The forested headwaters of the Applegate River was a very different place not so long ago.
Prior to the logging boom in the 1970s and the damming of the river in 1980, the upper Applegate was a much wilder watershed composed of old-growth forests and clear, cold creeks. The Butte Fork of the Applegate River in the Red Buttes Wilderness Area is a remnant of the wild forests and intact watersheds that used to be common in the region.
While other major tributaries to the Applegate River, such as Carberry Creek, Squaw Creek and Elliot Creek have been extensively logged and roaded, the Butte Fork of the Applegate remains entirely intact and pristine.
The Butte Fork trail is the lowest elevation and most gentle of all the hiking routes in the Red Buttes Mountains. There’s a lot to love about this route through the last untouched valley in the upper Applegate, including wildflowers, views of the snowy Siskiyou Crest ridgeline and the cascading of the Butte Fork and its tributaries.
But the forest itself is the real show here. These old-growth forests are composed of four distinct and complementary facets: ancient trees, multilayered canopies, large snags and down woody debris. All four elements are here in abundance, and the diversity of the conifers is renowned. I know of nowhere else where one can find Pacific yew trees, Baker cypress and Brewer’s spruce growing in proximity other than the Red Buttes.
For all its amazing forest diversity and complexity, it is the massive sugar pines along the Butte Fork that take one’s breath away. Sugar pines and their cones get big — really big. Supposedly the tallest sugar pine in the world, at over 250 feet, is located in our very own Rogue River-Siskiyou National Forest. These giant pines have inspired stories for a long time. There are native stories of humans, rather than trees, growing from the seeds of the enormous cones. John Muir often wrote of sugar pines and described them as the king of pines. More than 100 years ago, colorful local author Joaquin Miller positively raved about sugar pines in his “True Bear Stories” when writing about the joy that many a backcountry hiker has experienced:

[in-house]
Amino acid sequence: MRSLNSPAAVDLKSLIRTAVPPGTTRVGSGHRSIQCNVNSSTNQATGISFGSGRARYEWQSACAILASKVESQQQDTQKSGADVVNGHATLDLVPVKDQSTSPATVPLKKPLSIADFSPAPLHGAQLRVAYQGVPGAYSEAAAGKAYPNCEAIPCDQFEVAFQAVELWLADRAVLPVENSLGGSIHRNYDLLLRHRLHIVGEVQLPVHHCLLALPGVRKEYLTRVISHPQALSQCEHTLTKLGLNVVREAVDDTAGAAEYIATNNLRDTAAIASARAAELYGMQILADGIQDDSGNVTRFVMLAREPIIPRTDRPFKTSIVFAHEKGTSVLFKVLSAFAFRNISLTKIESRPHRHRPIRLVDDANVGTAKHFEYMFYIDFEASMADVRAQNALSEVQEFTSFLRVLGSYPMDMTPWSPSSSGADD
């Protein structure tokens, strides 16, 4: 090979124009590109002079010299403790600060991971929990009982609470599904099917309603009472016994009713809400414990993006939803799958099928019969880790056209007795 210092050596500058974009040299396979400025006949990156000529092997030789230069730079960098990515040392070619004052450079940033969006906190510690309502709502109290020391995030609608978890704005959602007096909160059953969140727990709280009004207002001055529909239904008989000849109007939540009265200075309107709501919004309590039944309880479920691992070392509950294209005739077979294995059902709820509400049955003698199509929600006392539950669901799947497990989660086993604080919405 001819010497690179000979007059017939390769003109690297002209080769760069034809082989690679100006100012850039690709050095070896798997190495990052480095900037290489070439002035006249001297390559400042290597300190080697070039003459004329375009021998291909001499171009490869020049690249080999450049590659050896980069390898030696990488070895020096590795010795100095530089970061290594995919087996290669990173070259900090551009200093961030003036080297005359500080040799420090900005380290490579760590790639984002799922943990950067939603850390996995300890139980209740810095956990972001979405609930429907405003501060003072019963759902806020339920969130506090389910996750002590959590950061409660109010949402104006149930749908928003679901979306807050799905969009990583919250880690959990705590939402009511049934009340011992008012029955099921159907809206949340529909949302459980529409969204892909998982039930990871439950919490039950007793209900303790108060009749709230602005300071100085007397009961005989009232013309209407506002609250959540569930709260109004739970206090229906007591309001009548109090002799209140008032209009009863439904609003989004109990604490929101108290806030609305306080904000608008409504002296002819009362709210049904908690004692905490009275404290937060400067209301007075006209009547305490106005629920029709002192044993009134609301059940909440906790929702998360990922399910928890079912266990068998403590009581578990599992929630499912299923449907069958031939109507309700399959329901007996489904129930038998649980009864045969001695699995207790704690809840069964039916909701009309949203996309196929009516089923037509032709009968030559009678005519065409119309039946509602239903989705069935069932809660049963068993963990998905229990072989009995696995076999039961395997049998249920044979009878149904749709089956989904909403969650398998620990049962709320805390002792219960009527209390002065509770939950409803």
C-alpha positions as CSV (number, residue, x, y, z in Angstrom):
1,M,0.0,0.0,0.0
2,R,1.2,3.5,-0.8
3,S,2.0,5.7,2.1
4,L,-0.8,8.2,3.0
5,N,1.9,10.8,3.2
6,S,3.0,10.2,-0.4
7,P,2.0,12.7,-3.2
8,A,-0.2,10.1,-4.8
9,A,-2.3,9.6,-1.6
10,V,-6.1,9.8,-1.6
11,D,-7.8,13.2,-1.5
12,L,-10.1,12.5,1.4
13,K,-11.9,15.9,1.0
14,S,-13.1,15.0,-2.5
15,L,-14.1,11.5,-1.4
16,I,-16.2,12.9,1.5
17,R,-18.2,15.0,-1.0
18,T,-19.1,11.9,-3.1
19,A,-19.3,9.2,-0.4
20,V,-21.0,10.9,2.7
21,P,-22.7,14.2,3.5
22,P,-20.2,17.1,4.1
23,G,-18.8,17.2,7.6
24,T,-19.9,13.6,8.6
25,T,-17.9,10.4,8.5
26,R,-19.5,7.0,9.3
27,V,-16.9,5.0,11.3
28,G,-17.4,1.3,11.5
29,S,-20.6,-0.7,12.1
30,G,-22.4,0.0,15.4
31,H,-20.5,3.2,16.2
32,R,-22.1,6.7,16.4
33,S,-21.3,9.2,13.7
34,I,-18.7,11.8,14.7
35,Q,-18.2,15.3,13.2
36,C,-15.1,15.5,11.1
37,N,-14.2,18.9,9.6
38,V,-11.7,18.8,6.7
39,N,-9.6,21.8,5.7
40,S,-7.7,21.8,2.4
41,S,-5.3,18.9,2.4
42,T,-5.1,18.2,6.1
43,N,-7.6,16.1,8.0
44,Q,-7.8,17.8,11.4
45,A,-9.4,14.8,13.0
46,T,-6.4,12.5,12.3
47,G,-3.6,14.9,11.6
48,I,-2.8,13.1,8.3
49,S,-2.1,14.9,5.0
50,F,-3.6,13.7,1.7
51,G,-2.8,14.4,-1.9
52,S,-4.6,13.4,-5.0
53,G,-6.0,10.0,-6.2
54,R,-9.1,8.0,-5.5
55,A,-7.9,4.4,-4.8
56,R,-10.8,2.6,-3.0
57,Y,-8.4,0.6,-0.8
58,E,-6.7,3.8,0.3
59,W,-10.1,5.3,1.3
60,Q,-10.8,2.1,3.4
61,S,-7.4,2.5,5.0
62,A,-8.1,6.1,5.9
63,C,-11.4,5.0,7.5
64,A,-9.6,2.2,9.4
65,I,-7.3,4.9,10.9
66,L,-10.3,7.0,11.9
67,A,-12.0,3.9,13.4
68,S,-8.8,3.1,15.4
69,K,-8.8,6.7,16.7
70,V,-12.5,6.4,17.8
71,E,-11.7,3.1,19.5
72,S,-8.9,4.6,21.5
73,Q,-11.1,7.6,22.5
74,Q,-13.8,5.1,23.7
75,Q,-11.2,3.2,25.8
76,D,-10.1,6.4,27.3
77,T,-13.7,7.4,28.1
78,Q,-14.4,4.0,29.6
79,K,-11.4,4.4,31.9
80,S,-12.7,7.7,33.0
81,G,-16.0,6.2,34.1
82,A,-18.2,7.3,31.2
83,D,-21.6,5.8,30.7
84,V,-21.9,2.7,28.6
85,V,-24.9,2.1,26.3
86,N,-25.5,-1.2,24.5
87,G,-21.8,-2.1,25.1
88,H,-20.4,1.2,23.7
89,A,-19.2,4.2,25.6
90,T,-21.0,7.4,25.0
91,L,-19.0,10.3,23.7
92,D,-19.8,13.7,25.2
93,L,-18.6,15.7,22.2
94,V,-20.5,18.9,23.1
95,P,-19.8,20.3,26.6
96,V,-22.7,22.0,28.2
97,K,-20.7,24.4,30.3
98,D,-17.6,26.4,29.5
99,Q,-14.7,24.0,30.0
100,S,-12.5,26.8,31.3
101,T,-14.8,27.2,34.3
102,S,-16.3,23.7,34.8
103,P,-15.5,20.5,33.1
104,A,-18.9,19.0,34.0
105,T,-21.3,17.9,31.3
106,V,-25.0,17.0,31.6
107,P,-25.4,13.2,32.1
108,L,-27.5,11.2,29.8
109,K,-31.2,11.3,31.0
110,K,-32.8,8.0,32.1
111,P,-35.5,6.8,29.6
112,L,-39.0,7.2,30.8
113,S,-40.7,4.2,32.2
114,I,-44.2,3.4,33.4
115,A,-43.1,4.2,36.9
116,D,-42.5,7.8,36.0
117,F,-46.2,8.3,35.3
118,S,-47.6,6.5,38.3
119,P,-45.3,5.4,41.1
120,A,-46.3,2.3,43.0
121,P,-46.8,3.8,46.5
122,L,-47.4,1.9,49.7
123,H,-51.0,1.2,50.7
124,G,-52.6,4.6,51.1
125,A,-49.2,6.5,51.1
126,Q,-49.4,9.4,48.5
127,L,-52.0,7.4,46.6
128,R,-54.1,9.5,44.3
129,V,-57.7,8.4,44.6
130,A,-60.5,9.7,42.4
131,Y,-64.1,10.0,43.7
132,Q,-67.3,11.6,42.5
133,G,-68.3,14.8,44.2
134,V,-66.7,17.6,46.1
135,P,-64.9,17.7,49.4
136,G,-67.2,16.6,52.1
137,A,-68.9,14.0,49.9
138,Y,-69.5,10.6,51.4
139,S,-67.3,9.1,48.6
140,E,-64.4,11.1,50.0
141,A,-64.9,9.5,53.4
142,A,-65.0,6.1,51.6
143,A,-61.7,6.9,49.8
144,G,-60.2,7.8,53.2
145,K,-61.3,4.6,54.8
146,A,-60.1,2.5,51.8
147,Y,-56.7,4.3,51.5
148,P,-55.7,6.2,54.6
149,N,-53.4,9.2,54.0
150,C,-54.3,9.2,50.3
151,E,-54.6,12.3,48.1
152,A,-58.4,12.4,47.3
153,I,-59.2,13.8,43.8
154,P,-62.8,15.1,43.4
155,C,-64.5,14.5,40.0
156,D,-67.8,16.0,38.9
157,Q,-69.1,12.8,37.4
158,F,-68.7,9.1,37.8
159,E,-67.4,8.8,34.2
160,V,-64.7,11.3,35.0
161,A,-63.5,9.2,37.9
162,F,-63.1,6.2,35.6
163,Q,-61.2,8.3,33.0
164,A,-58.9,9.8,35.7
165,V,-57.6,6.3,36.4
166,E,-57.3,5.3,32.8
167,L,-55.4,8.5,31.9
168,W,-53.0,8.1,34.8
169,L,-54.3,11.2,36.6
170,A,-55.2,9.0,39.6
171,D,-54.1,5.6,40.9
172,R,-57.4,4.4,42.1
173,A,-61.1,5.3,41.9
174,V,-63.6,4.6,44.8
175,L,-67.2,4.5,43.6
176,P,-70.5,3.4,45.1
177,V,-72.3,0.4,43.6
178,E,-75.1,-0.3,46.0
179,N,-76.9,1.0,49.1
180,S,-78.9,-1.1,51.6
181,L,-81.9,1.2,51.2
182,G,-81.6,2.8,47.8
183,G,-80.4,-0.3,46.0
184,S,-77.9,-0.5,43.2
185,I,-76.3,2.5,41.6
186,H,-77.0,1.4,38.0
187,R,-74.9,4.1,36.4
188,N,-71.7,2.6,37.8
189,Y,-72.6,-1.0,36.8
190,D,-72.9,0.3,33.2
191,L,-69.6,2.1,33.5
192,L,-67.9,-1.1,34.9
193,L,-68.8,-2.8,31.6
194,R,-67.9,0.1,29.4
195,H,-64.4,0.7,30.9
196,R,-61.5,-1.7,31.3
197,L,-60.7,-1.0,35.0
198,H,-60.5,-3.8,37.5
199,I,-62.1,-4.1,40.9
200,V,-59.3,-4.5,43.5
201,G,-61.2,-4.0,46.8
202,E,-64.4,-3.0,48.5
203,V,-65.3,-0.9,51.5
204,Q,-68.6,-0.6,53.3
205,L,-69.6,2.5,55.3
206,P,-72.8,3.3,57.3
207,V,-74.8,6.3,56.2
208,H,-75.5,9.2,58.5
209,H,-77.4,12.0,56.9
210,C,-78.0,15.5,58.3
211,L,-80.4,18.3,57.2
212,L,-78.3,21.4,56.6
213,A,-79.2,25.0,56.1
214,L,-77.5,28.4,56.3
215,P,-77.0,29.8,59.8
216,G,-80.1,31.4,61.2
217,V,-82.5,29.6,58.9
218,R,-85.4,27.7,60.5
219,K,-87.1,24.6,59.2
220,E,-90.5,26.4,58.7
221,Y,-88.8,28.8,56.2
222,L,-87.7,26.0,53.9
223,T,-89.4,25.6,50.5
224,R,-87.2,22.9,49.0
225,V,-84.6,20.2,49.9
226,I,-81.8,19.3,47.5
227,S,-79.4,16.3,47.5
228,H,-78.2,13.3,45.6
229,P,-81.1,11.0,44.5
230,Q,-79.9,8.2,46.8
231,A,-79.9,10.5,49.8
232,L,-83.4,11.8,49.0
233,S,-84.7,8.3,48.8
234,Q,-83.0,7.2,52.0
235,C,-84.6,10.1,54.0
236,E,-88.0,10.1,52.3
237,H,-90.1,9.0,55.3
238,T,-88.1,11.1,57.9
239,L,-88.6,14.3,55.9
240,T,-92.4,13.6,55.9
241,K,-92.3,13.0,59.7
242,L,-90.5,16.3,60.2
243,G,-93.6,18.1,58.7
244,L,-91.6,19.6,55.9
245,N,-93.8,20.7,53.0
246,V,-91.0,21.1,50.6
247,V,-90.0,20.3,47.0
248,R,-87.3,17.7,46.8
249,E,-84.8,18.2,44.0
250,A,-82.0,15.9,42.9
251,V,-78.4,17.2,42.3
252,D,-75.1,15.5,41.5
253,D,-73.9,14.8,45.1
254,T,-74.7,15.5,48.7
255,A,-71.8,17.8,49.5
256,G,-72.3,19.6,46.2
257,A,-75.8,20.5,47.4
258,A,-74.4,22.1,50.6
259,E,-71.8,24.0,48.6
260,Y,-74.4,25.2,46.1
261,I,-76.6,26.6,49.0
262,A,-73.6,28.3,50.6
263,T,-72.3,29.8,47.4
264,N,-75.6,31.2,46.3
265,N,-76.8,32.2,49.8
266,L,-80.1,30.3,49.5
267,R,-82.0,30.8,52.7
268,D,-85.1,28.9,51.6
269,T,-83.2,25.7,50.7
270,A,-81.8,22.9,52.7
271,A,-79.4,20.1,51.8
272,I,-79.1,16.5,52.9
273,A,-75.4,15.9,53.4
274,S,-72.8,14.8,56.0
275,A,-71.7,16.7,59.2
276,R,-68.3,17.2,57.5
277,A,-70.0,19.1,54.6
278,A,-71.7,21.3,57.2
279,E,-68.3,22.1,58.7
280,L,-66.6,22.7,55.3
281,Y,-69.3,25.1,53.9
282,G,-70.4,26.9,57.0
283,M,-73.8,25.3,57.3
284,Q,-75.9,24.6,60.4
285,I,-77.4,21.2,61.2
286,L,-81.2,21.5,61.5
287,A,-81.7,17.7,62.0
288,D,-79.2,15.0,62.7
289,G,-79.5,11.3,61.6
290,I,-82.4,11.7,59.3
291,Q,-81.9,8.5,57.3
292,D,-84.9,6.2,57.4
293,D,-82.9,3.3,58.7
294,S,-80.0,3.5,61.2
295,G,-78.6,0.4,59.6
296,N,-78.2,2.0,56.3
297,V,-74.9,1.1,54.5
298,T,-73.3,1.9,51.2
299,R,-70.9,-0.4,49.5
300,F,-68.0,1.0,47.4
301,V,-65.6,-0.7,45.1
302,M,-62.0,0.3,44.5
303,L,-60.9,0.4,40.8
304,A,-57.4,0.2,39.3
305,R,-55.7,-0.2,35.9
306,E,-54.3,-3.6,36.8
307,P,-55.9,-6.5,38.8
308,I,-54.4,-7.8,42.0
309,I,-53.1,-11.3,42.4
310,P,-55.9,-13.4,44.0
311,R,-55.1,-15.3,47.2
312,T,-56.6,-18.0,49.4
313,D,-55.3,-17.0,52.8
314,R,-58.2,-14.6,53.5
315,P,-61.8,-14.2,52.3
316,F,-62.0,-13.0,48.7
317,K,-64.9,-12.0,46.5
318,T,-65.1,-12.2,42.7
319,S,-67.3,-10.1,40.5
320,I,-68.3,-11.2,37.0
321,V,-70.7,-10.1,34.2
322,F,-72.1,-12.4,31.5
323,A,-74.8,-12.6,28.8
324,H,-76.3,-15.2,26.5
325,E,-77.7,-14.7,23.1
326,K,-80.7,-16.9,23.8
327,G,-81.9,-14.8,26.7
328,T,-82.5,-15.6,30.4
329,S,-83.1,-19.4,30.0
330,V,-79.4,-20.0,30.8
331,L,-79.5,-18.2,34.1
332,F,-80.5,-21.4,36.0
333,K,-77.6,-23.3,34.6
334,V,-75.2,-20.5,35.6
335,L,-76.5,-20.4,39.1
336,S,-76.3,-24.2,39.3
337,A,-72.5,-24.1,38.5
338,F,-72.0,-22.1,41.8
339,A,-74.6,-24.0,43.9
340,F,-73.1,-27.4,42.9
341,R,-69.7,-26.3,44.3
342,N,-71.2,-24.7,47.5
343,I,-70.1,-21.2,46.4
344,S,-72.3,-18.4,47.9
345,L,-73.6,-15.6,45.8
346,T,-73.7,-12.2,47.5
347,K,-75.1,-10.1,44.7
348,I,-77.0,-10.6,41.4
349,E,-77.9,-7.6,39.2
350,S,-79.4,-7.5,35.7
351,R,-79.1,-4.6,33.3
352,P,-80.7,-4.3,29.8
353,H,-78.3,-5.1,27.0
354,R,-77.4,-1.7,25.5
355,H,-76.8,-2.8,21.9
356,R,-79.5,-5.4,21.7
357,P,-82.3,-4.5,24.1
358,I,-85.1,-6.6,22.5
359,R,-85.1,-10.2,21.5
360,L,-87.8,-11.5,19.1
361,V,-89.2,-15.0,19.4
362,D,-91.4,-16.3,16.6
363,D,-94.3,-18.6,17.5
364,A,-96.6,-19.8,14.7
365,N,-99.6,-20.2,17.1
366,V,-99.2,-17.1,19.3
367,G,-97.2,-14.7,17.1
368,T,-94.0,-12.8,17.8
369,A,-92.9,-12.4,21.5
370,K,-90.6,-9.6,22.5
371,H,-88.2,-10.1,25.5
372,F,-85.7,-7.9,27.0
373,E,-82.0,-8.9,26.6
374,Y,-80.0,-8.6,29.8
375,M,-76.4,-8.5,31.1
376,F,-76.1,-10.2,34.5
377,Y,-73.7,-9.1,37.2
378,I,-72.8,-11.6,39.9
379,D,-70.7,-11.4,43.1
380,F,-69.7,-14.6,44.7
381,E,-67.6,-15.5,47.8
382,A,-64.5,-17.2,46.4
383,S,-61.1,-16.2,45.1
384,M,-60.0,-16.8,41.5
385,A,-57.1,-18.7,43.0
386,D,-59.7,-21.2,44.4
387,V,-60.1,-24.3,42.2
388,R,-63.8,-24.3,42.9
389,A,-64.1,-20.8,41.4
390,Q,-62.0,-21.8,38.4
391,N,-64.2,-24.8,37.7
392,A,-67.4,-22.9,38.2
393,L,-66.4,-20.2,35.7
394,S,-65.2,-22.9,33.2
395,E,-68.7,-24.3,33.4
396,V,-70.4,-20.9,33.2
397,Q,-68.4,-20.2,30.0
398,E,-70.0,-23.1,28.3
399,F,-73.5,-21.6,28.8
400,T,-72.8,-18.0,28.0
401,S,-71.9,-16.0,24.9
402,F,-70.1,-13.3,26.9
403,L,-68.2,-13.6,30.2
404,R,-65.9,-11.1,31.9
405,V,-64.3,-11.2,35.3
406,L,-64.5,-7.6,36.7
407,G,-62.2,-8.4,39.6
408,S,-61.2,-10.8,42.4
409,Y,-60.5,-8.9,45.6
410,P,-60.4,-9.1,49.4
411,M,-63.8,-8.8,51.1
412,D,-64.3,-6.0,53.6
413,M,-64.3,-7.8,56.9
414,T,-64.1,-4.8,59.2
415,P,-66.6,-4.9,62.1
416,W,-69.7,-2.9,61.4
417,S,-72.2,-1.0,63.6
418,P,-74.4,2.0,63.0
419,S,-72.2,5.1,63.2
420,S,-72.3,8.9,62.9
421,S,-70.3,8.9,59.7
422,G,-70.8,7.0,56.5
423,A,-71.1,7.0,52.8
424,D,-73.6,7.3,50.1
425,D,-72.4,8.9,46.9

"What a bed of pine quills! What long and delicious cones for a camp fire! Some of those sugar-pine cones are as long as your arm. One of them alone will make a lofty pyramid of flame and illuminate the scene for a half a mile about. I threw myself on my back and kicked up my heels. I kicked care square in the face. Oh what freedom!"
Miller is far from the first or the last hiker to get a little giddy around the majestic sugar pines of the Klamath-Siskiyous. I’ve seen toddlers and grandparents express this same joy over finding their remarkable pine cones. The girth, age and height of ancient sugar pines seems on a scale that is outside of normal human experience. A number of the bigger pines on the Butte Fork trail have been growing there since long before the Forest Service, or even the United States, were established.
I am continually thankful for local treasures like the Butte Fork trail. To hike a pristine watershed and step back in time to a wild Applegate Valley where old-growth forests grow up to the mountain meadows is a rare treat and one not to be found many places in 2016. The wild stream and mighty pines can still inspire a person to kick up their heels and kick care in the face.
George Sexton serves as the conservation director for KS Wild.